Potato Grower

April 2022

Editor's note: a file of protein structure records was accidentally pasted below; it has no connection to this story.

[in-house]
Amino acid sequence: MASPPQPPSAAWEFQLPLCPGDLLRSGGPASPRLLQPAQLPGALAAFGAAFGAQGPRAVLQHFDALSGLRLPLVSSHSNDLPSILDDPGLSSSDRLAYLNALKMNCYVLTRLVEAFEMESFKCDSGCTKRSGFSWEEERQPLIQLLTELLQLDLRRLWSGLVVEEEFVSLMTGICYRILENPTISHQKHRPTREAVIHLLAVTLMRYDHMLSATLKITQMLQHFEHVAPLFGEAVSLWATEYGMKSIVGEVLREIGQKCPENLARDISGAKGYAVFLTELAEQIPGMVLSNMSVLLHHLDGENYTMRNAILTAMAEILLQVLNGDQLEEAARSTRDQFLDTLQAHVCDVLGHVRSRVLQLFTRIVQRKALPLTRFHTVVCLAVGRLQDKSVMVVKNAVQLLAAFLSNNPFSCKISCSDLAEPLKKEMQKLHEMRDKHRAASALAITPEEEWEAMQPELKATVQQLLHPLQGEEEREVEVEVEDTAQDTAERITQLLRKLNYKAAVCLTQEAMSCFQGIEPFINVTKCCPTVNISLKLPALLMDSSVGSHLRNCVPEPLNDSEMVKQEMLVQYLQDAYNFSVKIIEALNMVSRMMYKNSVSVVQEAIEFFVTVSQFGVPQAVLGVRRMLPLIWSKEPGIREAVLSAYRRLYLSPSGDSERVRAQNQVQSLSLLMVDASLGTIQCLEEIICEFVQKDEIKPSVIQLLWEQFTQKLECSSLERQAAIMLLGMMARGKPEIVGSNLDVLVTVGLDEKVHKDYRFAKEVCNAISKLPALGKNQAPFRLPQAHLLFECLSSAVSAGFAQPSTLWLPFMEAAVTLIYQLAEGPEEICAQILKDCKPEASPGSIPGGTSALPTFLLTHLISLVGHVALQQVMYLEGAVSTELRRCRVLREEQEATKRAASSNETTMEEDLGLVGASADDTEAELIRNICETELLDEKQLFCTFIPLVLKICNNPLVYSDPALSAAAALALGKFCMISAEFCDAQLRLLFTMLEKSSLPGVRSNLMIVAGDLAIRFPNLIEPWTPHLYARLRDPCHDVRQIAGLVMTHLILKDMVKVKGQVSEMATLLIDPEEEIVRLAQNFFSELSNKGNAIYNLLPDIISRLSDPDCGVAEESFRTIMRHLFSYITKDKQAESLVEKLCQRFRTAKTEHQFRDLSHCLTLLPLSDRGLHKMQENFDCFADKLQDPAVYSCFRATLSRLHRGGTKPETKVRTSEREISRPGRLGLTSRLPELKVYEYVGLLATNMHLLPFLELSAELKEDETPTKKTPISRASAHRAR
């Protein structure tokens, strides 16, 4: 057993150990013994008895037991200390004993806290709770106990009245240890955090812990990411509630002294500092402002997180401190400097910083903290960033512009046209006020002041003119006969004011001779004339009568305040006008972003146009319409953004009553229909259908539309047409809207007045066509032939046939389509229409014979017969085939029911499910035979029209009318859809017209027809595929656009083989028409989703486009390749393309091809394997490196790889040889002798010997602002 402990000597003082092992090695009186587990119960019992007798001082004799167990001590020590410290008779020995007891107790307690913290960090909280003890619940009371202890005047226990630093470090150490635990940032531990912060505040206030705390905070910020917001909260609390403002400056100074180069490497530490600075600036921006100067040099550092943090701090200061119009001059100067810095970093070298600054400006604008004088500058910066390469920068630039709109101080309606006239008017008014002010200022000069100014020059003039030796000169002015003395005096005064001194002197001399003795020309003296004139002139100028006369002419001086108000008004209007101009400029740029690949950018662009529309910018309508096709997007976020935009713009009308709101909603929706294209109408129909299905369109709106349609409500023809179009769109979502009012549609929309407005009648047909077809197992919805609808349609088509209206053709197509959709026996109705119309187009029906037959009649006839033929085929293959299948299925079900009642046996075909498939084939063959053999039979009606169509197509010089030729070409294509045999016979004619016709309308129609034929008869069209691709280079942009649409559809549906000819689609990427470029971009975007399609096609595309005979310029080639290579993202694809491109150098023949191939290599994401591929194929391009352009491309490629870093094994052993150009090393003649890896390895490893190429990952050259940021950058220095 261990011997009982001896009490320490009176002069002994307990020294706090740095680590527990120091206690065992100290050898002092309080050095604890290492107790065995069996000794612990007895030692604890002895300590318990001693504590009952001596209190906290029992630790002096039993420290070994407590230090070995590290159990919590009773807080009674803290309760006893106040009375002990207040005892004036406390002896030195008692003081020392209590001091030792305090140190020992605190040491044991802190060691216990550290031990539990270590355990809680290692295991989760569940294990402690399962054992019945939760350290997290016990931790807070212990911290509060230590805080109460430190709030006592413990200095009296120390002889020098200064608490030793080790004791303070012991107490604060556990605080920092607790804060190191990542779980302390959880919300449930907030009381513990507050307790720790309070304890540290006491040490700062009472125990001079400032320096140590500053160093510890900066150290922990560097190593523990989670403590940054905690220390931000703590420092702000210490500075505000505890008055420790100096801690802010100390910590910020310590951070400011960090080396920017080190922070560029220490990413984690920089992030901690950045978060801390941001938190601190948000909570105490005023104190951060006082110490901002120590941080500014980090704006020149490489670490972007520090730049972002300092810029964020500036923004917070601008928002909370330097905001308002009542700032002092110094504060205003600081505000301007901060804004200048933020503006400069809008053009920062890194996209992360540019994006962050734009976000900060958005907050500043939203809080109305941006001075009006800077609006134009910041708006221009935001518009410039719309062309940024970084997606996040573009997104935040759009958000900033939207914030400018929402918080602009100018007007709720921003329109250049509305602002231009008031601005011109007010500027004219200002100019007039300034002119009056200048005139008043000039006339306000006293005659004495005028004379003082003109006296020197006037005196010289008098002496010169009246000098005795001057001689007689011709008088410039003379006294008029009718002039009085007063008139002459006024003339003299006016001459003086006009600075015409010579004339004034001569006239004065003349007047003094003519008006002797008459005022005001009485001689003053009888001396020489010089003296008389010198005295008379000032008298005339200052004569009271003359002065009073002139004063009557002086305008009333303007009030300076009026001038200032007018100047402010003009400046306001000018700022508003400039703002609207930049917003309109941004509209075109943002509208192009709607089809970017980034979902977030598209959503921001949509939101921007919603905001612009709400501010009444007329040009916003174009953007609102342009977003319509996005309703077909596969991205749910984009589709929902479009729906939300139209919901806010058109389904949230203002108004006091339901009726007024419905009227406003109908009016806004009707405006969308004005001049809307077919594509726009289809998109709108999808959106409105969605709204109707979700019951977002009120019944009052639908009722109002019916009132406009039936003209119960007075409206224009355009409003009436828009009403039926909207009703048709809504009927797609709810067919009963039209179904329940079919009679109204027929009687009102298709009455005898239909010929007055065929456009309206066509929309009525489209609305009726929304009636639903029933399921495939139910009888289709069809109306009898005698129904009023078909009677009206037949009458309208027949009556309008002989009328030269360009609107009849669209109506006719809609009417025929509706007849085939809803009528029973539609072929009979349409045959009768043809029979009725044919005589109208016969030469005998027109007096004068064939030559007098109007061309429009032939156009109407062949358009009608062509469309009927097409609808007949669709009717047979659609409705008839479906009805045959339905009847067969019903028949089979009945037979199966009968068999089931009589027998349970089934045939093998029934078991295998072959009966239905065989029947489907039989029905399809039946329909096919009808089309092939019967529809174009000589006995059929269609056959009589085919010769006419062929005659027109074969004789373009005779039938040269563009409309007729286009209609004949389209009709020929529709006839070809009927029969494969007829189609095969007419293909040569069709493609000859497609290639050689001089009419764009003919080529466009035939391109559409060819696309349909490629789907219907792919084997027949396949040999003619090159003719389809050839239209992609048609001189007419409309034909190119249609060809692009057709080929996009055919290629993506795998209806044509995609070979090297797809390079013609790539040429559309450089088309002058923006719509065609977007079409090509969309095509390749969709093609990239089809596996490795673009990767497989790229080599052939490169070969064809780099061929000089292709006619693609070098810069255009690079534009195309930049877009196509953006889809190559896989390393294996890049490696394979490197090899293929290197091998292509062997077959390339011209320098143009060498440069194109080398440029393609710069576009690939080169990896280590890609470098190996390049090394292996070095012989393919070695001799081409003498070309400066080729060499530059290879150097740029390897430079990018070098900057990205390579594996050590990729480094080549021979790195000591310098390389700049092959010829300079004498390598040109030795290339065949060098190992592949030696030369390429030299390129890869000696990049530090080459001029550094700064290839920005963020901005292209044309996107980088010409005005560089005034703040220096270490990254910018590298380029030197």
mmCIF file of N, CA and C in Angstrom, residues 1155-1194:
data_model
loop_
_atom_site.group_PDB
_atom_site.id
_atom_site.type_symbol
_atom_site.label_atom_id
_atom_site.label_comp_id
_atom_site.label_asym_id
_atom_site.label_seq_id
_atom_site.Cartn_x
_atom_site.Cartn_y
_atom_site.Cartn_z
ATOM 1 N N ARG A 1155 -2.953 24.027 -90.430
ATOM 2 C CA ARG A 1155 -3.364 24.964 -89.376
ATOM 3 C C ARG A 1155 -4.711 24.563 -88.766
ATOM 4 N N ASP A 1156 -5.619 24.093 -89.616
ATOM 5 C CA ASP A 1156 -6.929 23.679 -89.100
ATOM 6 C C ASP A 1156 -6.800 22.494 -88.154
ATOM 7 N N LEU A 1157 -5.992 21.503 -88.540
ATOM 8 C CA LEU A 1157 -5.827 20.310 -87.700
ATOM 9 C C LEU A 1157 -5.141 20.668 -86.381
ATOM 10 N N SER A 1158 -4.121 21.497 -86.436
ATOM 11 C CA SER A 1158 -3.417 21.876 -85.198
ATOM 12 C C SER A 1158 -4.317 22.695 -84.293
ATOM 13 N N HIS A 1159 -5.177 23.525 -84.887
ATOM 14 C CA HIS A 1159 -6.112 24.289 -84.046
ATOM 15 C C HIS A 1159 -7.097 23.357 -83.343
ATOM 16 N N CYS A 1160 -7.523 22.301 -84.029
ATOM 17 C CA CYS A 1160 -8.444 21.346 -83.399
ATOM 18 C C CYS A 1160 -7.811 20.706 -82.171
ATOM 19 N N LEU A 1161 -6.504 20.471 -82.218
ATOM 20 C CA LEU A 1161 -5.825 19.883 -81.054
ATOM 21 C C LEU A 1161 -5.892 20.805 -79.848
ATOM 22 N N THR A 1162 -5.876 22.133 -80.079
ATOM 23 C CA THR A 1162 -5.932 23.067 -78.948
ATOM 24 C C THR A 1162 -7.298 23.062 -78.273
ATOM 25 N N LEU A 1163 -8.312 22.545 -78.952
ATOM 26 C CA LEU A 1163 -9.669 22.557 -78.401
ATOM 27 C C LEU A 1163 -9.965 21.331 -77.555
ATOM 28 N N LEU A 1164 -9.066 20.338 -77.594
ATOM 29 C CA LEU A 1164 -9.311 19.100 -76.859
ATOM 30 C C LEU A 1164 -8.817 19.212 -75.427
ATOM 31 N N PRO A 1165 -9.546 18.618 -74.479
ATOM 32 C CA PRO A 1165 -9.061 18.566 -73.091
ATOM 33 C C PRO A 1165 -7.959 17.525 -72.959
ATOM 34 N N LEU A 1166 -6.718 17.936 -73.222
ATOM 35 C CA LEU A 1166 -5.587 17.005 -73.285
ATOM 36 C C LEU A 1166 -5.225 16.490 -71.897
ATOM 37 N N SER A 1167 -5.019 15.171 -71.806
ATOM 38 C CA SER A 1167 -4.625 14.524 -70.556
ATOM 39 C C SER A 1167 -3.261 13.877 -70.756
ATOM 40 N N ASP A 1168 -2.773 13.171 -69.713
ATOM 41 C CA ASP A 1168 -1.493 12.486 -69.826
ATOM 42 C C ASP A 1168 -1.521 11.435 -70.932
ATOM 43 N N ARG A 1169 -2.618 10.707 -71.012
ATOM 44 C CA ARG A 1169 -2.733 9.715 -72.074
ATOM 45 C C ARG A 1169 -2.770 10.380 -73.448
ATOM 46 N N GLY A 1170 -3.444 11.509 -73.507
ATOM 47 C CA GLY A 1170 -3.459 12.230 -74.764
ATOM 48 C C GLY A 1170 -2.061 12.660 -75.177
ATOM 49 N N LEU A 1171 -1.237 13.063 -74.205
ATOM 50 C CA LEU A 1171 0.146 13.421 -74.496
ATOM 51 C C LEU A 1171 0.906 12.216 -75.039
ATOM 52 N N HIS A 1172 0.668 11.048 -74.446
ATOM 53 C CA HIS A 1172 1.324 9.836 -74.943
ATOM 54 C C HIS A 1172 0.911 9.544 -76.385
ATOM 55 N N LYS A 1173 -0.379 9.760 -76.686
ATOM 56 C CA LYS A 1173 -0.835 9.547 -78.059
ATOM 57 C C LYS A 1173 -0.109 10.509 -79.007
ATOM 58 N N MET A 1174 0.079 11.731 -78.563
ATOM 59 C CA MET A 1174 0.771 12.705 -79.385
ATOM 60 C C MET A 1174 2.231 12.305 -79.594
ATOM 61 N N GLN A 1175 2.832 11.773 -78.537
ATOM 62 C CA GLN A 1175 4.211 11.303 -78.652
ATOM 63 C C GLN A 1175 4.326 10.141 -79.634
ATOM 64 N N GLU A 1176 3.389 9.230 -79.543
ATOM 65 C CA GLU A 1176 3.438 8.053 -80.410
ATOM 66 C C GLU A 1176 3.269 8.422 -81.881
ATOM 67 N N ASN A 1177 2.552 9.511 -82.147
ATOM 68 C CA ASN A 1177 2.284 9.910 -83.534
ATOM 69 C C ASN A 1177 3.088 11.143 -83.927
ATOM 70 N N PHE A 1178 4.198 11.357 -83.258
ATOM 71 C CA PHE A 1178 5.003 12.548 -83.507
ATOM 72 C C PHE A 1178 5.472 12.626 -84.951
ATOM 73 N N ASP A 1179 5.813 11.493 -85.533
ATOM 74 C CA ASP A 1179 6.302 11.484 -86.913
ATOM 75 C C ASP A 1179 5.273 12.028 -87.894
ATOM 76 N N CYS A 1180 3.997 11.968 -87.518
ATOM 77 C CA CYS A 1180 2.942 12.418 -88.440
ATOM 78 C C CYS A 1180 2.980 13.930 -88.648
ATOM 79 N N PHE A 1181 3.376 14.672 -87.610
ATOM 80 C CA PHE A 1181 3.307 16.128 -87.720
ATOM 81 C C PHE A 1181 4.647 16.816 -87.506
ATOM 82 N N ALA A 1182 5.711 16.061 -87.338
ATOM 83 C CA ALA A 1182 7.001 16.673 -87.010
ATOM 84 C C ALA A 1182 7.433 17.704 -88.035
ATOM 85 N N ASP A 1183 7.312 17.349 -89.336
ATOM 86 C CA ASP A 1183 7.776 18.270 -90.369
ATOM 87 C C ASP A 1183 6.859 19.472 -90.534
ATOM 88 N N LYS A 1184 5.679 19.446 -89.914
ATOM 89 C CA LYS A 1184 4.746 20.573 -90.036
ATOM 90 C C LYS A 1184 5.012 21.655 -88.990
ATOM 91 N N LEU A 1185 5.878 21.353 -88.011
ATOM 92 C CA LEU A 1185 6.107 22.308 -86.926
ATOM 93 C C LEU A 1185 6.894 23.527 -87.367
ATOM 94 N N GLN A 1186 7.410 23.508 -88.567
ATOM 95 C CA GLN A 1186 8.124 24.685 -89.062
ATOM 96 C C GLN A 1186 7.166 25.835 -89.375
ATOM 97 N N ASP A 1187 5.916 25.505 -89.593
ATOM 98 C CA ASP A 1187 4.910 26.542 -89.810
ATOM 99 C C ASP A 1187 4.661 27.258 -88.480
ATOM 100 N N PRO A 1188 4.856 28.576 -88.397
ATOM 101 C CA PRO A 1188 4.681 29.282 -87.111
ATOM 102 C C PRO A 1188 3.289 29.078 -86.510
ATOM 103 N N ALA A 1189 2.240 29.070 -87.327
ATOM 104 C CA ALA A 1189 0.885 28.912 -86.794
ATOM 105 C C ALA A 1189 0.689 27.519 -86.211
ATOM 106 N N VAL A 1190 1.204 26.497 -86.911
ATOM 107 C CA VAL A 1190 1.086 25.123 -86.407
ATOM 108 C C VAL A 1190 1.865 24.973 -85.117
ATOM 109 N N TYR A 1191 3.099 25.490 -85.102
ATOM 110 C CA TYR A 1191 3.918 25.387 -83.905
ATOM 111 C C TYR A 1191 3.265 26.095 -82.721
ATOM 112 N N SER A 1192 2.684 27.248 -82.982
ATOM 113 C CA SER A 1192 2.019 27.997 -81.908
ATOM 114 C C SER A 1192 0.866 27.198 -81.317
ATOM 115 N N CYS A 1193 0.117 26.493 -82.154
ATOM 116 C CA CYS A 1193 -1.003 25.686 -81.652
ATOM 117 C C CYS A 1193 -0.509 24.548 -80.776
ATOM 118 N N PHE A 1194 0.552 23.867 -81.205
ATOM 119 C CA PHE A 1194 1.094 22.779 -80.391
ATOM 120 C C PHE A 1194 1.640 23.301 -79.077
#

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14 POTATO GROWER | APRIL 2022 Kasey Bryant Bamberger is not the first person who comes to mind when most people think of the term "farmer." In a world of ball caps and faded jeans, she's more likely to be seen out in the fields wearing a striped sundress with bright purple work boots. Yet Bamberger, the only one of four sisters involved in her family's third-generation farm, is as passionate as it gets as she tackles the biggest job on earth, helping pro- duce enough food for a rapidly growing world population. "I grew up around agriculture, but during that time, it wasn't very common to have women returning to the farm," says Bamberger, whose farms span six counties in southwest Ohio. "Farming keeps you on your toes. We're faced with many variables that are out of our control. In my eight years here, we've received a different weather pattern every single year." The effects of climate change are impacting farmers like Bamberger across the U.S. Extremes such as droughts, floods, and strong winds are becoming more common. "Every year, we go into the growing season with a plan," says Bamberger, whose family manages 20,000 acres of corn, soybeans and soft red winter wheat. "But we're fully aware Mother Nature might have a different one." Bamberger says that requires a lot of data-driven decisions and experience: "Our springs have become a lot shorter and harder to manage because of heavy rainfalls," she says. "The planting window has become narrower, requiring more equipment and more people to do the work in a shorter time frame." MORE THAN A FARMER These days, farmers are much more than just farmers. They're agronomists, meteorologists, soil experts and so much more. They must balance the effects of a changing climate and the demands of a changing world. They're the original stewards of the land, and their livelihood is inextricably linked to a healthy environment. "Taking care of the environment, taking care of the soil is hands-down the most important thing to us as an operation and to every American grower," says Bamberger. "Every grower around the globe will utter the same sentiment, because this is our livelihood." The idea of healthy soil is not new in farming, but it's the driving force behind today's carbon craze. Scientists and thought leaders believe farmers, particularly those implementing carbon farming practices. are in a unique position to be part of the solution to a warming climate. THE NEWEST CROP Carbon farming may help tackle climate change while making farms more profitable. K Story and images courtesy BASF

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